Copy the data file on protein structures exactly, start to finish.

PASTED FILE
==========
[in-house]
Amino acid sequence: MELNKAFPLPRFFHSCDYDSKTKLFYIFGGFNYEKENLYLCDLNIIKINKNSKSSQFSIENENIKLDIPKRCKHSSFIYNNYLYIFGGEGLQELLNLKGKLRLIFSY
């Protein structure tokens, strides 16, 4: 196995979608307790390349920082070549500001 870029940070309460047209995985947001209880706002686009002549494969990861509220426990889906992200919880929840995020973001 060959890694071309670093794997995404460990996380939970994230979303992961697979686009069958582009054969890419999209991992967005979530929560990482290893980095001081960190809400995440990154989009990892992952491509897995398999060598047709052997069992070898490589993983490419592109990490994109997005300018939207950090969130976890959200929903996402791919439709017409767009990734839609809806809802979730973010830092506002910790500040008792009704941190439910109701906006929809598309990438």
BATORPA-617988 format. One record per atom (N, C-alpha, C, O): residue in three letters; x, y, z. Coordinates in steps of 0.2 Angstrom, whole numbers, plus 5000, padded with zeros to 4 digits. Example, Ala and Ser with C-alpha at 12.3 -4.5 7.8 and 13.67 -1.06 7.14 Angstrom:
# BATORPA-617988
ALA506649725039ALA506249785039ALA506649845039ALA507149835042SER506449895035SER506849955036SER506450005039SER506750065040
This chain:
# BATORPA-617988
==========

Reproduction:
[in-house]
Amino acid sequence: MELNKAFPLPRFFHSCDYDSKTKLFYIFGGFNYEKENLYLCDLNIIKINKNSKSSQFSIENENIKLDIPKRCKHSSFIYNNYLYIFGGEGLQELLNLKGKLRLIFSY
């Protein structure tokens, strides 16, 4: 196995979608307790390349920082070549500001 870029940070309460047209995985947001209880706002686009002549494969990861509220426990889906992200919880929840995020973001 060959890694071309670093794997995404460990996380939970994230979303992961697979686009069958582009054969890419999209991992967005979530929560990482290893980095001081960190809400995440990154989009990892992952491509897995398999060598047709052997069992070898490589993983490419592109990490994109997005300018939207950090969130976890959200929903996402791919439709017409767009990734839609809806809802979730973010830092506002910790500040008792009704941190439910109701906006929809598309990438």
BATORPA-617988 format. One record per atom (N, C-alpha, C, O): residue in three letters; x, y, z. Coordinates in steps of 0.2 Angstrom, whole numbers, plus 5000, padded with zeros to 4 digits. Example, Ala and Ser with C-alpha at 12.3 -4.5 7.8 and 13.67 -1.06 7.14 Angstrom:
# BATORPA-617988
ALA506649725039ALA506249785039ALA506649845039ALA507149835042SER506449895035SER506849955036SER506450005039SER506750065040
This chain:
# BATORPA-617988